Primate amygdala neurons provide a coordinated representation of space and motivational significance whereby amygdala responses to visual stimuli predicting either rewards or aversive stimuli could influence spatial attention in a similar manner.
When the fear-enhancing effects of prior exposure to stress are absent, the expression of fear reflects normal neural activity in the medial prefrontal cortex, not stress-induced hyperactivity in the amygdala.
Sst+ interneurons drive feedforward inhibition in the basolateral amygdala, and thus provide a framework for why interneuron subtypes may mediate different archetypal circuit motifs across different brain regions.
While the striatum and orbitofrontal cortex learn about threats through verbal warnings, the amygdala learns only from direct experience, suggesting that the amygdala forms part of a specialized threat detection system.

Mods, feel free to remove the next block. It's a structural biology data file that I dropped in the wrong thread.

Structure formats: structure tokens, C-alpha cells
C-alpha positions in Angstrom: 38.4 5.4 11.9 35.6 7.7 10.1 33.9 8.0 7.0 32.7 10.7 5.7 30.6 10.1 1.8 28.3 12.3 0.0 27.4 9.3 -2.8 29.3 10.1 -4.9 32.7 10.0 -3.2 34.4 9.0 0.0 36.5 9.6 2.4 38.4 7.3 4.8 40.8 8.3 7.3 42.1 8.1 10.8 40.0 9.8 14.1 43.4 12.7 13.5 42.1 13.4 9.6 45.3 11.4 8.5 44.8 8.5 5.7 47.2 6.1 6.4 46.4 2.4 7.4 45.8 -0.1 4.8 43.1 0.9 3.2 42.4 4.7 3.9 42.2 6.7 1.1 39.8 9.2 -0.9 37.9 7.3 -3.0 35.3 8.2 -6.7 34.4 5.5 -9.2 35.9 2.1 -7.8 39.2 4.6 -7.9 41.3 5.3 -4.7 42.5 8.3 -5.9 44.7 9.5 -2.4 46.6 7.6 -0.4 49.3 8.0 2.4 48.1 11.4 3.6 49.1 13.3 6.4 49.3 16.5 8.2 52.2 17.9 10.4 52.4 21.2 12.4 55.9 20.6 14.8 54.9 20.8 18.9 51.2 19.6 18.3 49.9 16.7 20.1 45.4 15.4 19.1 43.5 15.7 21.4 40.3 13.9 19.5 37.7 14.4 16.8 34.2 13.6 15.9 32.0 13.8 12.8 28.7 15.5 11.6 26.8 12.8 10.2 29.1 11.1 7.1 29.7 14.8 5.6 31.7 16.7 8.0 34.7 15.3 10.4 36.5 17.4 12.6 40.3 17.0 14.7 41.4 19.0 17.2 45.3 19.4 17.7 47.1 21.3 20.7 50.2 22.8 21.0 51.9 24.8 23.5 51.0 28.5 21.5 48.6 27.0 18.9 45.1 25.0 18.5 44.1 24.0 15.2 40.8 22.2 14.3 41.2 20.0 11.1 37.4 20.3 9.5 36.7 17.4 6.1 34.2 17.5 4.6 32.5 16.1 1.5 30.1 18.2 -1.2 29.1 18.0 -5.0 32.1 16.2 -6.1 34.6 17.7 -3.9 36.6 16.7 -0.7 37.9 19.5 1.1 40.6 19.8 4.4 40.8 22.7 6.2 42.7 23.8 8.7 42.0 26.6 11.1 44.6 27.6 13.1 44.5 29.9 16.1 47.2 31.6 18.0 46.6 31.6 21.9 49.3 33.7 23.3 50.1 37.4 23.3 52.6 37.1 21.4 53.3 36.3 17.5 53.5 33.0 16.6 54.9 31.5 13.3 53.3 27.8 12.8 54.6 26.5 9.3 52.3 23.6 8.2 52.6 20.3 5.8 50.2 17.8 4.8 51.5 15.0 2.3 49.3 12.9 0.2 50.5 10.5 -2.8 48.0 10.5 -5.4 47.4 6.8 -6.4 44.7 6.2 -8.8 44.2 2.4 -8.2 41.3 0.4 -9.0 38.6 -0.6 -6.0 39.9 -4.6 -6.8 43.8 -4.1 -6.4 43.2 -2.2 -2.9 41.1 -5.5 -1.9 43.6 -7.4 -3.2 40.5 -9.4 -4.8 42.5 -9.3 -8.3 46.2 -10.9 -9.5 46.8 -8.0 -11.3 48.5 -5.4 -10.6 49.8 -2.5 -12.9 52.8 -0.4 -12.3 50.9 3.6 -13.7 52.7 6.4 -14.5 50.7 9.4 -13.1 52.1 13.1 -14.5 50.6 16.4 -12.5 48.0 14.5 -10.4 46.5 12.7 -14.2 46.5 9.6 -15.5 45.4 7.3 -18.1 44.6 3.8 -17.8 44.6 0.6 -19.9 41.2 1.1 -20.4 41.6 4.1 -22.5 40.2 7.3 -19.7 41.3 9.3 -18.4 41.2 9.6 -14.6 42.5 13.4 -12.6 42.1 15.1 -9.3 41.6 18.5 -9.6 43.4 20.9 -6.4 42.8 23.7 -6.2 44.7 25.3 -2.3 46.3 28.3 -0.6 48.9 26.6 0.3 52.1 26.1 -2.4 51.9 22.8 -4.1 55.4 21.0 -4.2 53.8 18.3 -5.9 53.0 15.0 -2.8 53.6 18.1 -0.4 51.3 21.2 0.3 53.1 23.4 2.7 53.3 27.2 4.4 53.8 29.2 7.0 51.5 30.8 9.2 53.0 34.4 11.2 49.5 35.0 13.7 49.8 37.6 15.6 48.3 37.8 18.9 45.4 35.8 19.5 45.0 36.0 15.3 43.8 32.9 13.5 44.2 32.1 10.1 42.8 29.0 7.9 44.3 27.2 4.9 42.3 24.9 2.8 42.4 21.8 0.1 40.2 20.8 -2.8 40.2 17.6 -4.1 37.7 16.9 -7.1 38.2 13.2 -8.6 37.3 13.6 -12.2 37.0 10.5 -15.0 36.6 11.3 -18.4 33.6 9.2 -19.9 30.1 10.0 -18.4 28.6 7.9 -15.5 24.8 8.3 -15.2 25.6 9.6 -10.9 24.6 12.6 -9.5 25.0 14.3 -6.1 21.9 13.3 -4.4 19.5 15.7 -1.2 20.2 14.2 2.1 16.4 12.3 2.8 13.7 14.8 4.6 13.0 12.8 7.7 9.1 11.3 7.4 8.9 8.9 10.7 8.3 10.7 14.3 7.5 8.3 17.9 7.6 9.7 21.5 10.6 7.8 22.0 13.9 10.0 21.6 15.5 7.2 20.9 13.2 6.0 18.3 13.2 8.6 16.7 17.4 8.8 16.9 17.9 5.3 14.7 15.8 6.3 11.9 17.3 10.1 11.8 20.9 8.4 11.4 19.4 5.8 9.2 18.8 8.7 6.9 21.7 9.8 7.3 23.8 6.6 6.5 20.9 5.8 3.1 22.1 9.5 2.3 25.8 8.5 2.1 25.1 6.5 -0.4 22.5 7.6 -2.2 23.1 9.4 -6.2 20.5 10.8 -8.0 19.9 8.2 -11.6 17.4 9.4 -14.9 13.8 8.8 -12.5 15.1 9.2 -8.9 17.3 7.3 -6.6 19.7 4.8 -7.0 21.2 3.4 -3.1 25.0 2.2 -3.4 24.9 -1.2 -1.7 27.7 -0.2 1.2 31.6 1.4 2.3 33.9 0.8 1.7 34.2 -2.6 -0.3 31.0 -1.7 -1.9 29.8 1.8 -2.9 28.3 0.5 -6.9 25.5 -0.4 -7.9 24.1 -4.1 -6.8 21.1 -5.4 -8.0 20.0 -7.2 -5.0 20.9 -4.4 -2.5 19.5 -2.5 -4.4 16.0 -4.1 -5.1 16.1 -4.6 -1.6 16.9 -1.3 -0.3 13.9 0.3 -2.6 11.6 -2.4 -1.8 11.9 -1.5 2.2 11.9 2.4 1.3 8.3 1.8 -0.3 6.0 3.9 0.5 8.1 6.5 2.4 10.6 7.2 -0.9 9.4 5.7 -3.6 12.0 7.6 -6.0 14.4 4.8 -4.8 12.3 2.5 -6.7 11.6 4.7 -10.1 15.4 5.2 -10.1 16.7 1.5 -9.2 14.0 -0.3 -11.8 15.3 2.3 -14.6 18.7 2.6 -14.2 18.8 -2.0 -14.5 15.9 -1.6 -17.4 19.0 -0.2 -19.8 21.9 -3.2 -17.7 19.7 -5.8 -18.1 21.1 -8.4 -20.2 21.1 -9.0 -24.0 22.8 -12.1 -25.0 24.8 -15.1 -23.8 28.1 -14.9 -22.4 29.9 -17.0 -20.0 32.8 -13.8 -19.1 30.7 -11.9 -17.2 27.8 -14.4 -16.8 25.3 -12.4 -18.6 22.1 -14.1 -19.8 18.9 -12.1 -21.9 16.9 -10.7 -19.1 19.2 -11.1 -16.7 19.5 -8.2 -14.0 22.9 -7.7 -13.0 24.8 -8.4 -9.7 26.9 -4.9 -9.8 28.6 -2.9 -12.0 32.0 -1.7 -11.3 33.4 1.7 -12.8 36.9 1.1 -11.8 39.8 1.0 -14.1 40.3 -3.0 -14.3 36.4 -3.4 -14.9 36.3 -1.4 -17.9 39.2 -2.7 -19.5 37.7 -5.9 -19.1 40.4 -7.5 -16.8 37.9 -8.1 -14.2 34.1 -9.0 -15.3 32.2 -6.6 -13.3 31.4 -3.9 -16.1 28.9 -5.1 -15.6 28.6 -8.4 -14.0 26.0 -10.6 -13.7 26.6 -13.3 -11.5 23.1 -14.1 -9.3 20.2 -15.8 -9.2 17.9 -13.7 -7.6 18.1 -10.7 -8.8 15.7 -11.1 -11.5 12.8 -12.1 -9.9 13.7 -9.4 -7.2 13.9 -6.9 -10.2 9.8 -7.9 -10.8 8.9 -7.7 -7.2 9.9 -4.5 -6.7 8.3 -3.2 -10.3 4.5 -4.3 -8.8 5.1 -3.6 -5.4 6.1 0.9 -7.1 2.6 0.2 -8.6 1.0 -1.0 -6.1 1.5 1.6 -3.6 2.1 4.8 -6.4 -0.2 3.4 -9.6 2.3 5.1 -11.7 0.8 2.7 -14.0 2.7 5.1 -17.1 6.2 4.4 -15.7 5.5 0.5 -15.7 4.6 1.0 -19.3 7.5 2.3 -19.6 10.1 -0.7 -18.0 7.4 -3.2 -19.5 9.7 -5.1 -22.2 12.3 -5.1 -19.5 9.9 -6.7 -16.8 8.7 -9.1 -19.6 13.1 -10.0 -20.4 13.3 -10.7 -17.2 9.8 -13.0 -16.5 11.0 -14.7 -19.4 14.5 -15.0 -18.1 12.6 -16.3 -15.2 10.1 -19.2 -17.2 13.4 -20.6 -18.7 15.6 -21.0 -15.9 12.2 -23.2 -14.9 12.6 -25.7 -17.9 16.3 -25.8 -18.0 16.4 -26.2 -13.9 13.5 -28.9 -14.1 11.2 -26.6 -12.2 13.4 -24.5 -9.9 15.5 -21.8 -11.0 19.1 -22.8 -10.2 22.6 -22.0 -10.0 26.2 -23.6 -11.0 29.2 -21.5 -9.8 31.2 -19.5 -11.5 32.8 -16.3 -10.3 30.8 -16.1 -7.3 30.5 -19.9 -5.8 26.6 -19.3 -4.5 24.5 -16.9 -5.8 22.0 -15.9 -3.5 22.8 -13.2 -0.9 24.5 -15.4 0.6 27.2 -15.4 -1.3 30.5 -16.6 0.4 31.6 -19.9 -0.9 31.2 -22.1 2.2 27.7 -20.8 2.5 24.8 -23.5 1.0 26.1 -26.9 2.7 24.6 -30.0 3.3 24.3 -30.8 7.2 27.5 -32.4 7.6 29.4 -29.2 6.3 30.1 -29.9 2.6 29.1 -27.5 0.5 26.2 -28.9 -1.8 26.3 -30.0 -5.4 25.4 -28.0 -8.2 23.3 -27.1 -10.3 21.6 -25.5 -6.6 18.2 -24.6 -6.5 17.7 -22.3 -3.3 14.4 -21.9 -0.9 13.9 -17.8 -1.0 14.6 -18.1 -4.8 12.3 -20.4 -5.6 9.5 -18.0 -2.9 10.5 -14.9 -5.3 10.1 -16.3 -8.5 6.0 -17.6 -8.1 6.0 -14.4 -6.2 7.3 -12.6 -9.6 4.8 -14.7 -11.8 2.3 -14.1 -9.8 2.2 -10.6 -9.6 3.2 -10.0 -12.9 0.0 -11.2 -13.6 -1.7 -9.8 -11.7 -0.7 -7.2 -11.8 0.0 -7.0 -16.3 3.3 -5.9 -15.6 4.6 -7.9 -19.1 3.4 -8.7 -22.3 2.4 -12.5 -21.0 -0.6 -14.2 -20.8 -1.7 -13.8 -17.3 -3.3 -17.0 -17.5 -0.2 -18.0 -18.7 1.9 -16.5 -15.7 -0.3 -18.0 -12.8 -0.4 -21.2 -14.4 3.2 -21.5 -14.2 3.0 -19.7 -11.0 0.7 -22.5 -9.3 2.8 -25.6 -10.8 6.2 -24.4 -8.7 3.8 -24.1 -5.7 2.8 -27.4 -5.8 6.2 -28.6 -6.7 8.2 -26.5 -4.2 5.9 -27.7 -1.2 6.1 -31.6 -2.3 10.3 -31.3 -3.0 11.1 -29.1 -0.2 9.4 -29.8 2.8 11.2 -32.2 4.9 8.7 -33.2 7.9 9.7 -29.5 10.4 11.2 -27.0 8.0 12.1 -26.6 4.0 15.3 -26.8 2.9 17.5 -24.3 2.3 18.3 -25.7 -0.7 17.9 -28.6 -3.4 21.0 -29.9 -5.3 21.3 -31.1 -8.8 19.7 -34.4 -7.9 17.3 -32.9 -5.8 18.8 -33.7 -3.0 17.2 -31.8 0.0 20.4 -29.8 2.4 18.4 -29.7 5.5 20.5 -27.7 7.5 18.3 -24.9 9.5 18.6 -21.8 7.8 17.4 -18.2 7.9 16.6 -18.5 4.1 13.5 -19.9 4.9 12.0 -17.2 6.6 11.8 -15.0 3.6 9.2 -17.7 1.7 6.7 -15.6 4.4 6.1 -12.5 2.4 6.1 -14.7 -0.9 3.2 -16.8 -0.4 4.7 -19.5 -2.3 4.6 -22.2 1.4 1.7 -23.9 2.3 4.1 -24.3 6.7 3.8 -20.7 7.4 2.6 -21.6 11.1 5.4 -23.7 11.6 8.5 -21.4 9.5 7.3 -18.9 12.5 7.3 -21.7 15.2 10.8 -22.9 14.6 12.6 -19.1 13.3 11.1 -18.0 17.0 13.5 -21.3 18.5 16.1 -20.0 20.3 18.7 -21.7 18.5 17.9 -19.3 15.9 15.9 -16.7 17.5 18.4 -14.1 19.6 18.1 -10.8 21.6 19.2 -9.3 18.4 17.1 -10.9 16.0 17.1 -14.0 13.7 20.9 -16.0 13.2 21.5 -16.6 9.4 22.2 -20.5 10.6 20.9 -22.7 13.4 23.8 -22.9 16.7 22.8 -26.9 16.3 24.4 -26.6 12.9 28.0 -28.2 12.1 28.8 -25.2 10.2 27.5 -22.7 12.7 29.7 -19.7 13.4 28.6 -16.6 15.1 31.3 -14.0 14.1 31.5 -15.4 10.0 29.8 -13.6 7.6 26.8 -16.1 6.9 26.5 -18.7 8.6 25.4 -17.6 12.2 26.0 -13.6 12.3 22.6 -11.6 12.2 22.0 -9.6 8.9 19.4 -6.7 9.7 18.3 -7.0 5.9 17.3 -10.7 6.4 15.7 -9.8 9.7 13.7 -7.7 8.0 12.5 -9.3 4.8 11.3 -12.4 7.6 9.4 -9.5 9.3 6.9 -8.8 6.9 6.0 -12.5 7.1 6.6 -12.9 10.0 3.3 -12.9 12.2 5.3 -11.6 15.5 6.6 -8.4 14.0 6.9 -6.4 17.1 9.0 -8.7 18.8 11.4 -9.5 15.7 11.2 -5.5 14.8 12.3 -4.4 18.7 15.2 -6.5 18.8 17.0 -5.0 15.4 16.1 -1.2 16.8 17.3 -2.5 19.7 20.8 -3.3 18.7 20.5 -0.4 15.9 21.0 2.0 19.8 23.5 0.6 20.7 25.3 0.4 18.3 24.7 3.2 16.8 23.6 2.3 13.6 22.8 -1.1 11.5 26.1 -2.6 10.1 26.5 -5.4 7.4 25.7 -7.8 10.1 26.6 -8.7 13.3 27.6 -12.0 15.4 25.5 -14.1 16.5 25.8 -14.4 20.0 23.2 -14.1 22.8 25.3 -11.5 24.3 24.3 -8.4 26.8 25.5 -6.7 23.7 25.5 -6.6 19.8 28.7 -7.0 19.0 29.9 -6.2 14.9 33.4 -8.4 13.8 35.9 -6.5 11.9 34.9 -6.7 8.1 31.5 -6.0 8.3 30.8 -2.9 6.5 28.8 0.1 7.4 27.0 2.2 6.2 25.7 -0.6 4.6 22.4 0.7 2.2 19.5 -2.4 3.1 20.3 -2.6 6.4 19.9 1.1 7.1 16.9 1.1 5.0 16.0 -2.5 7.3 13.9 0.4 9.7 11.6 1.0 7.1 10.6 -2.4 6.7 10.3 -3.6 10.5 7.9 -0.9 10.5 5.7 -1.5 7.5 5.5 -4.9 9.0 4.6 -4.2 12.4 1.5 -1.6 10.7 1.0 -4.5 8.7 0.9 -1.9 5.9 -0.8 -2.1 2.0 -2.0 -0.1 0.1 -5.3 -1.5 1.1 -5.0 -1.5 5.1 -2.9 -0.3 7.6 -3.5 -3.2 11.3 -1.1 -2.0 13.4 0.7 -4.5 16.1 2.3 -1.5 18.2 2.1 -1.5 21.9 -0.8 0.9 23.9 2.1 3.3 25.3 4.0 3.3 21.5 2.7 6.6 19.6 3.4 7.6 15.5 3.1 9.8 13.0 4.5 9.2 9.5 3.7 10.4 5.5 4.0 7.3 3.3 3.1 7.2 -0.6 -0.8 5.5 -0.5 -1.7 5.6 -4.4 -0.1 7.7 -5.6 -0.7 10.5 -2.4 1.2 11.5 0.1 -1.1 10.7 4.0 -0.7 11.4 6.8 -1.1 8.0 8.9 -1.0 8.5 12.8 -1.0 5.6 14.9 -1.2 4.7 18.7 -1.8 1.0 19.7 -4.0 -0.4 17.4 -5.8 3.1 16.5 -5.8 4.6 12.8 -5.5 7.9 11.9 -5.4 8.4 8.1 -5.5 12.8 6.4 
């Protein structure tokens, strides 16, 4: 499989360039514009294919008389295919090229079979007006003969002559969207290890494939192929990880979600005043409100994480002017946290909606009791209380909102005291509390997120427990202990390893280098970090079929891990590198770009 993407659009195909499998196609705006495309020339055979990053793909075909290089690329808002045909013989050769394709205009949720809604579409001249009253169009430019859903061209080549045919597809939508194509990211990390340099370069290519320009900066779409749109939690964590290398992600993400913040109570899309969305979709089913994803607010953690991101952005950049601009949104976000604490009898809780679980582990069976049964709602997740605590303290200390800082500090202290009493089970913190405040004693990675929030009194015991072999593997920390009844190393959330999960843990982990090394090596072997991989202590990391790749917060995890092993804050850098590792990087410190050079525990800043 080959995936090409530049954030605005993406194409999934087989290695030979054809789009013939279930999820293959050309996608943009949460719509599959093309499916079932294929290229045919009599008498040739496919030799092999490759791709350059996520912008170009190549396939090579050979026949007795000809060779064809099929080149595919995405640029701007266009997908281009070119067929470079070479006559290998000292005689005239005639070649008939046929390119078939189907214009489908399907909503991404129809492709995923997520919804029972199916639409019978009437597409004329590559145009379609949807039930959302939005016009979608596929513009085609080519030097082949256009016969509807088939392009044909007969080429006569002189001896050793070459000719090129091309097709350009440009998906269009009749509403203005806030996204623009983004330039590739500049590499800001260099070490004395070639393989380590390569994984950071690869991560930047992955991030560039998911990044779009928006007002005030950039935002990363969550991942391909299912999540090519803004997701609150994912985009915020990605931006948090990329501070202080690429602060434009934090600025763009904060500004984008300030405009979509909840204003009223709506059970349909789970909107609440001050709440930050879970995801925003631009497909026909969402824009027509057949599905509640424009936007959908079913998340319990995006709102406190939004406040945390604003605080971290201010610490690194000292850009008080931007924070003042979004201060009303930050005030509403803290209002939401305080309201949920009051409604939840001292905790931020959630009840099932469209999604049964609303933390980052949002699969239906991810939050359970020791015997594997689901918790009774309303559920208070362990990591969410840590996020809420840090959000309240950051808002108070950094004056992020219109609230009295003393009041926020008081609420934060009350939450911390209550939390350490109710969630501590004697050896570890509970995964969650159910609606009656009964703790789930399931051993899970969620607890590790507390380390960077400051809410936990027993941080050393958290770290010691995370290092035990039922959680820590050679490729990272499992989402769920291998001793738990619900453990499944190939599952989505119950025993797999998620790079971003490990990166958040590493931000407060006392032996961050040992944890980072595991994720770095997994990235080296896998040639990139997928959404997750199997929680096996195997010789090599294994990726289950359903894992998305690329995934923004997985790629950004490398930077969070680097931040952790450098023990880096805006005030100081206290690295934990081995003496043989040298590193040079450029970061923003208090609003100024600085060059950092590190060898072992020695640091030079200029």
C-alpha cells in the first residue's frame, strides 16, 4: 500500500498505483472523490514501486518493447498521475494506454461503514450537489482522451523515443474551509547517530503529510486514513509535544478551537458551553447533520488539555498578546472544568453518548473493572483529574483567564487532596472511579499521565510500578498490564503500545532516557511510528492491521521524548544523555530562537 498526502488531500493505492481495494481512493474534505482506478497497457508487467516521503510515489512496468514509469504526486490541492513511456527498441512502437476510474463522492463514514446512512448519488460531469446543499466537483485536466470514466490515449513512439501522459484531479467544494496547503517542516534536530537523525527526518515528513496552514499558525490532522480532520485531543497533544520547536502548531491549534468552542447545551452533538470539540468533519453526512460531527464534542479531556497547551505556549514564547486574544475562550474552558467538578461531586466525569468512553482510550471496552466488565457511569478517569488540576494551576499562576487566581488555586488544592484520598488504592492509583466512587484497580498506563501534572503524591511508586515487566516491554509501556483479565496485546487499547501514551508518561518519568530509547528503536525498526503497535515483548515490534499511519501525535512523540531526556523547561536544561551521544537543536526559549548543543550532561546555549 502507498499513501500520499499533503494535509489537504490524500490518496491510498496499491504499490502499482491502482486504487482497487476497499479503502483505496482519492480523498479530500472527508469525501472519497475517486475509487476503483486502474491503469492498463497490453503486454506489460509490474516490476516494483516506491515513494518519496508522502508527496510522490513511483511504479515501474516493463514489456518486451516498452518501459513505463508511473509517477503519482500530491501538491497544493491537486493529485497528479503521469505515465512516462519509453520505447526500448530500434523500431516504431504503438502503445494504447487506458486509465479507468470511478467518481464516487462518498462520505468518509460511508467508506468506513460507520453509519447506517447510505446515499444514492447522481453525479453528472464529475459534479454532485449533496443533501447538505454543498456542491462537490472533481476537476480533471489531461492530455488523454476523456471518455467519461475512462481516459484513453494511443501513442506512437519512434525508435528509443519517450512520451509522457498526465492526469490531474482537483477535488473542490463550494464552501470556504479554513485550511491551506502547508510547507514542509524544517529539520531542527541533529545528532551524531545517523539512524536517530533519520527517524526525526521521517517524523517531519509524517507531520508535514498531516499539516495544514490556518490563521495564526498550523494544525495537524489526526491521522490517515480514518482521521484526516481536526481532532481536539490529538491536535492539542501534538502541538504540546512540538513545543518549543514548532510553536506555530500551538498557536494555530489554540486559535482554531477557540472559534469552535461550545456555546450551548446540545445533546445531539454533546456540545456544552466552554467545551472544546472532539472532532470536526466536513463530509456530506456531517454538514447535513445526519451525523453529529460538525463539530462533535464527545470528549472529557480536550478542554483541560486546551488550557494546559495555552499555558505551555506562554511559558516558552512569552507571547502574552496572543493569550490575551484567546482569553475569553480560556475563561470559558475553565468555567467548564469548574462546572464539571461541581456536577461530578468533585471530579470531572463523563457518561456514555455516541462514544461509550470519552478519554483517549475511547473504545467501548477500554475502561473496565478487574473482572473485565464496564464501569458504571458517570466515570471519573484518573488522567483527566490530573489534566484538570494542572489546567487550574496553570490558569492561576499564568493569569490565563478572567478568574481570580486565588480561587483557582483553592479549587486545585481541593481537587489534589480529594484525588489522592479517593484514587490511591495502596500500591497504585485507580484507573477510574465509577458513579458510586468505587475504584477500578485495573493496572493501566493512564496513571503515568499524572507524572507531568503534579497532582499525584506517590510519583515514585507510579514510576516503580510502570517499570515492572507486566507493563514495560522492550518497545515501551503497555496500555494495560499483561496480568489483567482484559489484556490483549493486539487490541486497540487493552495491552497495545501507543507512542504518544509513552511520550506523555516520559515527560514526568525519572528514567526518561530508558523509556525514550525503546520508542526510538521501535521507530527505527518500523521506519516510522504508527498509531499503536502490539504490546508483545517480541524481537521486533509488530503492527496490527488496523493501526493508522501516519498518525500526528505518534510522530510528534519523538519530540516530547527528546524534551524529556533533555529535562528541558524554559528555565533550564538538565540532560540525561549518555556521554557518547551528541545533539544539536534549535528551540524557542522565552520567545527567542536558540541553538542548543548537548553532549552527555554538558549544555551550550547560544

Male and female mice respond differently to the same pheromone signals, and the representation of these sensory stimuli by neurons in the medial amygdala correlates precisely with the differences in behavior.
Social-interaction impairment in germ-free mice is associated with a markedly altered transcriptional response to social novelty in the amygdala, as characterised by replacement of upregulation of common stimulus-induced pathways with upregulation of the splicing machinery.